And as reported on January 1 in the LA Times, COVID-19 patient hospitalizations jumped 48% from a week prior, but those 5,433 patients are a fraction of the 20,640 who were hospitalized in early January 2021, and the all-time peak was 21,938 on January 6. Hospitalizations have risen most dramatically in the last month in So Cal and in the Bay Area (double the rate), while Sacramento’s count increased 30%.
According to Bob Wachter from UCSF, supposedly Omicron should peak around mid-January and then recede relatively quickly.
Note the recommendations from state and local officials. Per the LA Times on January 1, state and local officials “have indicated no need for new orders closing certain businesses or mandating people to stay at home, but they have looked at bolstering requirements in certain settings for vaccinations or negative coronavirus tests.”
And the California Department of Public Health, really the final arbiter in our state on decisions about in-person v. remote events, announced a new order on December 31 that requires “those at indoor events with 500 or more attendees to show either proof of full vaccination or a recent negative test to enter. The order will go into effect Jan. 15. Currently, only indoor events with 1,000 or more attendees are subject to the requirement.”
In other words, businesses aren’t shutting down. People aren’t being forced to stay at home (except for undergrad and grad students at certain California schools).
So… what are the logistics moving forward?
My guess is that if the trends continue that the Cal Bar Exam COULD be moved to a remote exam and not conducted in person. That’s my guess, and that’s not informed by any inside information. I think if the move to a remote exam occurs, it would need to occur between January 15 – 31 so that students can find places outside their home (if needed) to take the exam. Living in a loud area, too many people living with you to realistically take the exam in a quiet area, internet not reliable at home, etc. Law schools would need to prepare to allow former students to take the exam there as needed. Etc.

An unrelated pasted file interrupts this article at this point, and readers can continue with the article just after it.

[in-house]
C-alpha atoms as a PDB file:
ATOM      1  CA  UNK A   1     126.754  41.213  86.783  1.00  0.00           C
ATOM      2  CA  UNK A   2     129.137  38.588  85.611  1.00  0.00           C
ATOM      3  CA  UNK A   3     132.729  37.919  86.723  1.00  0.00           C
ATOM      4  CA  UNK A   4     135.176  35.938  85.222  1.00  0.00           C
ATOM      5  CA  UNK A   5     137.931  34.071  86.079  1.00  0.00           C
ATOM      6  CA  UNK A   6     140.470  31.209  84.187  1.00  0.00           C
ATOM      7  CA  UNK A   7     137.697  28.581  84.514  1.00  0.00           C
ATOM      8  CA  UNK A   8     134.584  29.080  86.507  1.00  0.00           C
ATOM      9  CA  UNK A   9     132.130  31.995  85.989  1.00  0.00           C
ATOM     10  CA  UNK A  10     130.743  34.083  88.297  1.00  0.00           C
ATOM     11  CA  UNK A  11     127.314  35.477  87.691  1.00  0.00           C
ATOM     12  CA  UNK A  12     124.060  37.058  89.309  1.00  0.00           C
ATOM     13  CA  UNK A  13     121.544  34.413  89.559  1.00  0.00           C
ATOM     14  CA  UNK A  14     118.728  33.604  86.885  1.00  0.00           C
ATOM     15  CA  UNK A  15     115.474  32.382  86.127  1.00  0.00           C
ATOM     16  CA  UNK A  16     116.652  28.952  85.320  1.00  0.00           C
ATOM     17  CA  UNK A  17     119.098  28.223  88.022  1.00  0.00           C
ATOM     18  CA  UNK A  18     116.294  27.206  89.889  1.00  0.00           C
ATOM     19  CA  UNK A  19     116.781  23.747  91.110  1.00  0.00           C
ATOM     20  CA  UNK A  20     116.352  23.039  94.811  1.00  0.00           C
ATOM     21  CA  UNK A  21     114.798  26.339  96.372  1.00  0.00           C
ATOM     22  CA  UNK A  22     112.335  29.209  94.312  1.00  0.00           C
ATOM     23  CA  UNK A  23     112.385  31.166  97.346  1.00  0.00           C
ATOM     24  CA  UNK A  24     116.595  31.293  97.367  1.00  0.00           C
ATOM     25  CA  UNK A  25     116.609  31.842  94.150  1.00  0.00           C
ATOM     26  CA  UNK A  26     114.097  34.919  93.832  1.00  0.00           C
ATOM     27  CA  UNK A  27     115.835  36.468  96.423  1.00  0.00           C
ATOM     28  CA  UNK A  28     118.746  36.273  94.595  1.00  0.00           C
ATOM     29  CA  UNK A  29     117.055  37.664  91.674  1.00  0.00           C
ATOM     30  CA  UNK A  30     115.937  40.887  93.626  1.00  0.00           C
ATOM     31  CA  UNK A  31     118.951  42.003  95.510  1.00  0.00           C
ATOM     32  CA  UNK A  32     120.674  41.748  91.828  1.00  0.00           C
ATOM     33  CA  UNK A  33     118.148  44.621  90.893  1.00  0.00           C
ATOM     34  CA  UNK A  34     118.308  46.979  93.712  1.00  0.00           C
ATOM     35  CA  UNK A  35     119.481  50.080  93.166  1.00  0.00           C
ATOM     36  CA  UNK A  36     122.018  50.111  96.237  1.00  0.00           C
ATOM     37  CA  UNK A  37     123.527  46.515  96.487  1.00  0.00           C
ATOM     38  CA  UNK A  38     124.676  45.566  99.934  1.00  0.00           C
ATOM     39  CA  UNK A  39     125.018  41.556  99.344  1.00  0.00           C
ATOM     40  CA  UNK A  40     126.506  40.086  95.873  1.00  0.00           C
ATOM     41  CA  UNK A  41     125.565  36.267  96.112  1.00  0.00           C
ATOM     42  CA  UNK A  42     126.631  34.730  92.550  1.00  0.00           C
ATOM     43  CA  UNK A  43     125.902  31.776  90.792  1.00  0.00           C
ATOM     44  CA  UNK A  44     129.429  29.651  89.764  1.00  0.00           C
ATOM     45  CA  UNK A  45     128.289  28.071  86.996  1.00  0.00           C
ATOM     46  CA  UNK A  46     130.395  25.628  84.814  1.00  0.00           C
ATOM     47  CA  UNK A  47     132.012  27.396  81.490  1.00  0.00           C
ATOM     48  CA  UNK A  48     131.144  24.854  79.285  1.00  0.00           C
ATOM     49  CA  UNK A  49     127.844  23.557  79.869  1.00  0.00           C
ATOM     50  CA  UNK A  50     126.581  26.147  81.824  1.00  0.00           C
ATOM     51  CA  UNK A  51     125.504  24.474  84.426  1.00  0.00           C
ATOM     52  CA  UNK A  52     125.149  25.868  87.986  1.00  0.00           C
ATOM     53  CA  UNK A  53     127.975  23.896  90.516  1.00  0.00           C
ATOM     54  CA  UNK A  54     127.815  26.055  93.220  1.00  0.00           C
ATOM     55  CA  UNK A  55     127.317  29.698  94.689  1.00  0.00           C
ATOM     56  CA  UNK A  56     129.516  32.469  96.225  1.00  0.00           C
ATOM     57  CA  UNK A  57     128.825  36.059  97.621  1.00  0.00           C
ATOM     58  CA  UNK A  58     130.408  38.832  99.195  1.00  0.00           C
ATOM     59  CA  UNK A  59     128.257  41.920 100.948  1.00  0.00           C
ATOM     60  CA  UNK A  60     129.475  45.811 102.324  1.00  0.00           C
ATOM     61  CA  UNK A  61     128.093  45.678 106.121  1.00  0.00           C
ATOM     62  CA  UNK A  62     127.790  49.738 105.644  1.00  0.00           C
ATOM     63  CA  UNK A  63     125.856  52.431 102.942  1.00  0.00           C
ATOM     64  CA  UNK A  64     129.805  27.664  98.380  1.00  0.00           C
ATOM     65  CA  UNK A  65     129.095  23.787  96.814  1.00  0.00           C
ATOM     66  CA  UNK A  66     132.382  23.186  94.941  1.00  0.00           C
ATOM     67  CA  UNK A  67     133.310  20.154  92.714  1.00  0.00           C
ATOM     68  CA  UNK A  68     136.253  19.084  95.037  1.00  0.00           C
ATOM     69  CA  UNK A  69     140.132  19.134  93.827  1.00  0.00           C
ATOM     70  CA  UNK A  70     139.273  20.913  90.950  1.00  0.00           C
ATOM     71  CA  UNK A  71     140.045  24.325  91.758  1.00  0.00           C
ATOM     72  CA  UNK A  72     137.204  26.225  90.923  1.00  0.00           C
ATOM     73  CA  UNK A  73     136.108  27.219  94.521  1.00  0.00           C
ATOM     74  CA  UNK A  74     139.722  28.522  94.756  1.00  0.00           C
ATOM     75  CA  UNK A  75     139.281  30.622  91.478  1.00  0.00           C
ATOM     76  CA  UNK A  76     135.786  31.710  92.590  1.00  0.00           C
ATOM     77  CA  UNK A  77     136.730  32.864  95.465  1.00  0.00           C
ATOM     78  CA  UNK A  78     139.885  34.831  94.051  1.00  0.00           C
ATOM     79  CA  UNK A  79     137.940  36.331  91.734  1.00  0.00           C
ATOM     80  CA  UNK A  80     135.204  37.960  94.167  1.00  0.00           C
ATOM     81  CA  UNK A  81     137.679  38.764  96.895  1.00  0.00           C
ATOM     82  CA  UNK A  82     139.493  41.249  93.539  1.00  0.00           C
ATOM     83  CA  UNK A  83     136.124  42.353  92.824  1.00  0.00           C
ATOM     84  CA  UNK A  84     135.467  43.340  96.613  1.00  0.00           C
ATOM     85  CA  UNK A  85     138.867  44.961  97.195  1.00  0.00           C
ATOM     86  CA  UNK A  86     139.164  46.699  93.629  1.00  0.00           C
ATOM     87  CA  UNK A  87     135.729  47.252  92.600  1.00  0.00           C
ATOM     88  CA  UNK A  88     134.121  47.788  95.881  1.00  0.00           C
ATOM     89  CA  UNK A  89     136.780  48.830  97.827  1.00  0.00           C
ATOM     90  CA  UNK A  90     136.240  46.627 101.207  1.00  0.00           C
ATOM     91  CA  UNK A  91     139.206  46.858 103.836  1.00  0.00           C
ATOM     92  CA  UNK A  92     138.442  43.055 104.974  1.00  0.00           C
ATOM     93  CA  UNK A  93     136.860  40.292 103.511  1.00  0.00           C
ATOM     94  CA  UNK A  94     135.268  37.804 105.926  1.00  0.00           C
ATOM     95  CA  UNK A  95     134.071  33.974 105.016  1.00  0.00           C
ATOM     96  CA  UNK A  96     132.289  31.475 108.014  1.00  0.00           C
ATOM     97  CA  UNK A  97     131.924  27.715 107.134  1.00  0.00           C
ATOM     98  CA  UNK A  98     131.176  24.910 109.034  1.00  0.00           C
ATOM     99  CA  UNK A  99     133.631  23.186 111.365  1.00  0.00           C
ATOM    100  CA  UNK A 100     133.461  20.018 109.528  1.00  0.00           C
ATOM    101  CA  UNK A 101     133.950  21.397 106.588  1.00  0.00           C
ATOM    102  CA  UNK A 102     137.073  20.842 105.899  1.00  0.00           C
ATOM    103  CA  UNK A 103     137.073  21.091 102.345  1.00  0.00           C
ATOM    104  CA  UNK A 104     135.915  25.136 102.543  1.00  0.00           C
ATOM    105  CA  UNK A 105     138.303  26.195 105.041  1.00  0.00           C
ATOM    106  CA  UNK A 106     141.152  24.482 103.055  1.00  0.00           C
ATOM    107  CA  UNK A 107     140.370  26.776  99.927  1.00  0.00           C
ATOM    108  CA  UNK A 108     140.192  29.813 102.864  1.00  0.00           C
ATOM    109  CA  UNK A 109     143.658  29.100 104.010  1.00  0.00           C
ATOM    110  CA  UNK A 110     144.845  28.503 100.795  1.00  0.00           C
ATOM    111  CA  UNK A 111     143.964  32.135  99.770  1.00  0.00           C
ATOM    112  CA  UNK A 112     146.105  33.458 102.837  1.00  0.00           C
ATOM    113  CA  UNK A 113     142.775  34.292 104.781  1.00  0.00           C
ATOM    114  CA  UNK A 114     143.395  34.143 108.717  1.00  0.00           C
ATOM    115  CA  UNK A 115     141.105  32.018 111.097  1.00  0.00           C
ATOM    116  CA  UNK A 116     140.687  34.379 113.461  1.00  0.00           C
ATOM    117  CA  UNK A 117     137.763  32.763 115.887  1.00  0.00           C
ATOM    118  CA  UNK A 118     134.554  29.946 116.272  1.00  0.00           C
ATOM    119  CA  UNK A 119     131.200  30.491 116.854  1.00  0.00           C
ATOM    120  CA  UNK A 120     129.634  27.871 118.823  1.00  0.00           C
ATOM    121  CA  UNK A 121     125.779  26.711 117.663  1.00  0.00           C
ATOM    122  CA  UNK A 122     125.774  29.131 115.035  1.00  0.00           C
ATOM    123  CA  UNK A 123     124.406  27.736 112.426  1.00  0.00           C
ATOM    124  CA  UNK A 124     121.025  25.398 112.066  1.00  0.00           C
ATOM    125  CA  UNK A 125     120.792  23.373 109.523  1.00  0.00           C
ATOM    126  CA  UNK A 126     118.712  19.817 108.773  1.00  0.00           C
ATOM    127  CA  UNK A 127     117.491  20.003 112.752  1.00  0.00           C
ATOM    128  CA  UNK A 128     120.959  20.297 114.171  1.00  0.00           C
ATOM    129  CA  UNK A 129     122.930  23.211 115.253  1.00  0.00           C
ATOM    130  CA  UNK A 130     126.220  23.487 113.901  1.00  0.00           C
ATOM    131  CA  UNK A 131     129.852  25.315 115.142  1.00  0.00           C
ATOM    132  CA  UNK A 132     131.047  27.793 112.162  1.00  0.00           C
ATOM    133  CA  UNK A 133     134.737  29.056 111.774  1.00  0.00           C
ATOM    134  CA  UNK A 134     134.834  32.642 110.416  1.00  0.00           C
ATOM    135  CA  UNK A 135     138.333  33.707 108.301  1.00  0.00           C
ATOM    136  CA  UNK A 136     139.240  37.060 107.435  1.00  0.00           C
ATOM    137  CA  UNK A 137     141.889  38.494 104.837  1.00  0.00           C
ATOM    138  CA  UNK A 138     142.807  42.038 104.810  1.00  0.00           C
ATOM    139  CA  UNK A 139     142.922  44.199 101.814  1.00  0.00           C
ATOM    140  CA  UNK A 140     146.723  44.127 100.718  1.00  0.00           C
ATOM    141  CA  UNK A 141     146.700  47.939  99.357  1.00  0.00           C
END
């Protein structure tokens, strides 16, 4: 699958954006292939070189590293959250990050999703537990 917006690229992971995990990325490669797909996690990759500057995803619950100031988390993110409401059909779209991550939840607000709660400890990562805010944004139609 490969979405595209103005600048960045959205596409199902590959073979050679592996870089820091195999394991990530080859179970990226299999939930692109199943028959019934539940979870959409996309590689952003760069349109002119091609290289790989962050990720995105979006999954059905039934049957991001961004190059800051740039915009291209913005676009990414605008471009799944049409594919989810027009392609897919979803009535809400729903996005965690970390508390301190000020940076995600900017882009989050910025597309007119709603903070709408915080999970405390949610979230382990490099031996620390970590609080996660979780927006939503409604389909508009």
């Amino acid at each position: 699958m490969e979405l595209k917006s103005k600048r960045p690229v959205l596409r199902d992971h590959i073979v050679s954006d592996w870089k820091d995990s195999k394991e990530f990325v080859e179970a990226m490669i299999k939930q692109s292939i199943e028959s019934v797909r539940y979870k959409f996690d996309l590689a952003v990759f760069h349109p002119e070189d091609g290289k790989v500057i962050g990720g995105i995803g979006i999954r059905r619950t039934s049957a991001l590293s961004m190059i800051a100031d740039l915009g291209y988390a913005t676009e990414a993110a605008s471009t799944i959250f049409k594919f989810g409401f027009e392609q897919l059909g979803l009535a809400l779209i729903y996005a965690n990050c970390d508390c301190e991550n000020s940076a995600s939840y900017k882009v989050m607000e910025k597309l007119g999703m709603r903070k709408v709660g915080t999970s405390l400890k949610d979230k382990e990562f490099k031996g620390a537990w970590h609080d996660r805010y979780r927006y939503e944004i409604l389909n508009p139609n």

The Cal Bar would need to consult with the California Dept. of Public Health (especially if the CA DPH forces the exam to go remote), the Cal Bar must make a recommendation to go remote, and ultimately, the Cal Supreme Court must issue an order to hold the exam remotely. I hope that these entities are already consulting with each other and that a decision is made soon about what to do. Students deserve to know as soon as possible if the exam is in-person come what may, or if the exam will be remote. A January 15-31 window is responsible. A Valentine’s Day surprise would be difficult to implement logistically I would think.
As a Bar applicant, what should you do? Prepare for both options NOW. The registration deadline has passed. So that means if you’re taking this exam, you have an exam site. If the exam site is in person, great. If the exam goes remote, what are you going to do? Where are you going to go? Start developing that plan NOW. Take the exam at home? Going to a law school? Taking the exam at a hotel? Local law library? Public library? Figure it out. NOW. Don’t wait.
What about practicing exams? For MBEs, take some questions online for practice. For essays, you can get exams online and practice them online from the Bar’s site or my stie. Same with the PTs.
Don’t wait until the last minute. Have plans for in-person vs. remote about where you’ll take the test. Practice on hardcopy and online so that regardless of how you’ll take the exam, it won’t be a shocking event to you. Stocks going down 20 points, not 2000 points.
Hang in there! Happy 2022 everyone!